Heather originally wanted to spend all her time at the Grand Canyon, but since she’s interested in all sorts of snakes, lizards, amphibians, insects, arachnids, and other things that crawl and slither, I insisted that she visit the Desert Museum in Tucson. I hadn’t been since before I left for Japan to study abroad, and the museum has undergone many changes since then. The most noticeable difference is how many of the enclosures have switched from using walls to using wire fences. It opens the area up and makes it look more like the real desert. The museum also features a new hummingbird exhibit, a honeybee display, and some more hands-on presentations dealing with fossils and the local strata. There are plenty of large animal exhibits, and of course the entire area is a xeriscape garden.
I popped my el-cheapo 70-300mm Tamron on, and went to town. About halfway through I remembered the thing had a macro mode, so I grabbed a couple quick shots of some flowers as well. I’m quite happy with the results.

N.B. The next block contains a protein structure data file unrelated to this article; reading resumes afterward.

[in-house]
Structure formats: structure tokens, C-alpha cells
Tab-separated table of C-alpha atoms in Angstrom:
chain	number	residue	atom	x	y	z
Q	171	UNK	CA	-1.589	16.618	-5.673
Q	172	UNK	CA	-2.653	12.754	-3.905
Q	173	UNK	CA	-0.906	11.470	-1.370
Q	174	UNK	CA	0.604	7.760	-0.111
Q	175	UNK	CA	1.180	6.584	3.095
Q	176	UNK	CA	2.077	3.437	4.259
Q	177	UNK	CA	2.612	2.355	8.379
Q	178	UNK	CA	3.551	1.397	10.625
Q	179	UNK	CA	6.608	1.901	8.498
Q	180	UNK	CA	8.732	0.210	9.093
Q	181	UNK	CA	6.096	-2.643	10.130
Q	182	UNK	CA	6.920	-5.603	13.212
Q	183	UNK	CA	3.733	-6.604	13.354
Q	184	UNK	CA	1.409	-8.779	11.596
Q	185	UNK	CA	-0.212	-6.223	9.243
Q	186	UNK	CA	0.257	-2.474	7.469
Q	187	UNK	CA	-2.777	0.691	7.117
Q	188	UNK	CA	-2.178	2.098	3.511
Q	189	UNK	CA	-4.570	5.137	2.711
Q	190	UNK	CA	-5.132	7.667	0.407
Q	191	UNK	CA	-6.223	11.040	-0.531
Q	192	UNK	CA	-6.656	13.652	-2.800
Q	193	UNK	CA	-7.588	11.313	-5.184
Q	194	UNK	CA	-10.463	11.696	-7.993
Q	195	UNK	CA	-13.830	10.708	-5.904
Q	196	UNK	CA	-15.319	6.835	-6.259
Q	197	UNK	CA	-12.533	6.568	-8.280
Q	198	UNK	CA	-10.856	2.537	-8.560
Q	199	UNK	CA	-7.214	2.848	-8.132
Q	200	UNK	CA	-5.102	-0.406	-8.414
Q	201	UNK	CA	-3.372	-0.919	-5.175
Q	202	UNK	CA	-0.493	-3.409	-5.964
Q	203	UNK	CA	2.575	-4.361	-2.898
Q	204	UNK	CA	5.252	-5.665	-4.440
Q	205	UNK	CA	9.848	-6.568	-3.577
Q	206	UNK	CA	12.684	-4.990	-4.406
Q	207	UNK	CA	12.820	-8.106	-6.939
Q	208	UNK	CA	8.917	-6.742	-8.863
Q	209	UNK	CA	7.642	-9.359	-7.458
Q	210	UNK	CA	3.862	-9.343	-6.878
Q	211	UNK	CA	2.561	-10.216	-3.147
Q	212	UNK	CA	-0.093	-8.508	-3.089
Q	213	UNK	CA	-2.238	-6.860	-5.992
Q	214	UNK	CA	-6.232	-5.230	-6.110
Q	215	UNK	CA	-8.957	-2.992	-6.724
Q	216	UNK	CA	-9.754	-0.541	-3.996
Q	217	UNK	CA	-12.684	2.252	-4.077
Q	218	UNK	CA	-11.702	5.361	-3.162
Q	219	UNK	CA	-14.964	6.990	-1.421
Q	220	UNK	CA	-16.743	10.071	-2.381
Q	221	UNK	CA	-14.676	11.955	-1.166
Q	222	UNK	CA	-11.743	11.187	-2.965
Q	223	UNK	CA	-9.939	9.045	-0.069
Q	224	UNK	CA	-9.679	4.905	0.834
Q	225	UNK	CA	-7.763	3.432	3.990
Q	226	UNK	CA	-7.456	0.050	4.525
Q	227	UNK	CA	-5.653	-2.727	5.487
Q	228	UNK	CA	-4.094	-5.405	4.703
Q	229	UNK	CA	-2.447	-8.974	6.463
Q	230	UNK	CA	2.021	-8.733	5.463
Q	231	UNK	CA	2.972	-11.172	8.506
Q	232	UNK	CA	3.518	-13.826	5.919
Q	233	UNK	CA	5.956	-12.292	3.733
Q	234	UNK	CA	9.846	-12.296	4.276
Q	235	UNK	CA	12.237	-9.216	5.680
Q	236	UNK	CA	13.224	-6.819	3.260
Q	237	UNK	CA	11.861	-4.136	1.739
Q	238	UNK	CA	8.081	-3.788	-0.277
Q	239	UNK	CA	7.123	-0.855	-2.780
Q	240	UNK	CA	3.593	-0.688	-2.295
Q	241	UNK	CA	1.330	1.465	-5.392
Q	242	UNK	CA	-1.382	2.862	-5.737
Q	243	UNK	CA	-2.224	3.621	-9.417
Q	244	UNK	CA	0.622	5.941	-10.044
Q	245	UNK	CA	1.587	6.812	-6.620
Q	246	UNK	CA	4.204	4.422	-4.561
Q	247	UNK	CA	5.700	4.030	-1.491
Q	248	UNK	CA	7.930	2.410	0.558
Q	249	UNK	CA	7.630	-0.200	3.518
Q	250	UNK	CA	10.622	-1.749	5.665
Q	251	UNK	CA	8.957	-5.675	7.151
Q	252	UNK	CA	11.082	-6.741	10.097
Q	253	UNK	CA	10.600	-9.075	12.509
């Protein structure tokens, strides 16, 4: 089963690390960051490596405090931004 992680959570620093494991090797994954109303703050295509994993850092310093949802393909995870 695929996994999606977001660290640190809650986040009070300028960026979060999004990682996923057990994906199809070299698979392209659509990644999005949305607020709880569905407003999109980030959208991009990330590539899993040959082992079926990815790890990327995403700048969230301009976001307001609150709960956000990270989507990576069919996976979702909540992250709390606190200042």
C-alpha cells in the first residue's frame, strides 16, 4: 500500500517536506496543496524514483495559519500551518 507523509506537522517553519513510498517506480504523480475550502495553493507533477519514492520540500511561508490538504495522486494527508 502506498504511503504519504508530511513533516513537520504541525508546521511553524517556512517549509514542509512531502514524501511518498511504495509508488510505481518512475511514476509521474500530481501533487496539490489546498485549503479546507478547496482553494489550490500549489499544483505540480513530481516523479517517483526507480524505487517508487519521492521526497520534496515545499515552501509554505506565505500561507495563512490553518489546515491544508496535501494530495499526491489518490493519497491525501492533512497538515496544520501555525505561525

Plenty of solitary honeybees buzzed around collecting pollen, and I was able to snap off a few photos. One of the nicer things about solitary bees is that they avoid stinging people unless trapped or threatened, so you can get quite close. I snapped the switch on my lens into macro and got to it.
The red ball attached to this bee’s rear leg is a pollen basket:
Around the time we got to the hummingbird exhibit, Heather wanted to try out the Tamron, so I gave her that and put the 60mm macro on.
This little guy parked himself on a branch in the hummingbird exhibit. I waited while others got their shots, and he kept flying out to the feeder and back to the same spot. I started about 3 feet away, set the camera to continuous drive, and kept moving closer. When I finally stopped (because I had fewer than 30 shots left on my card) I was literally inches away, well within macro range. I’d taken 200 photos just of this one bird.
Apparently the 60 macro is a pretty good general-purpose lens too. Who knew.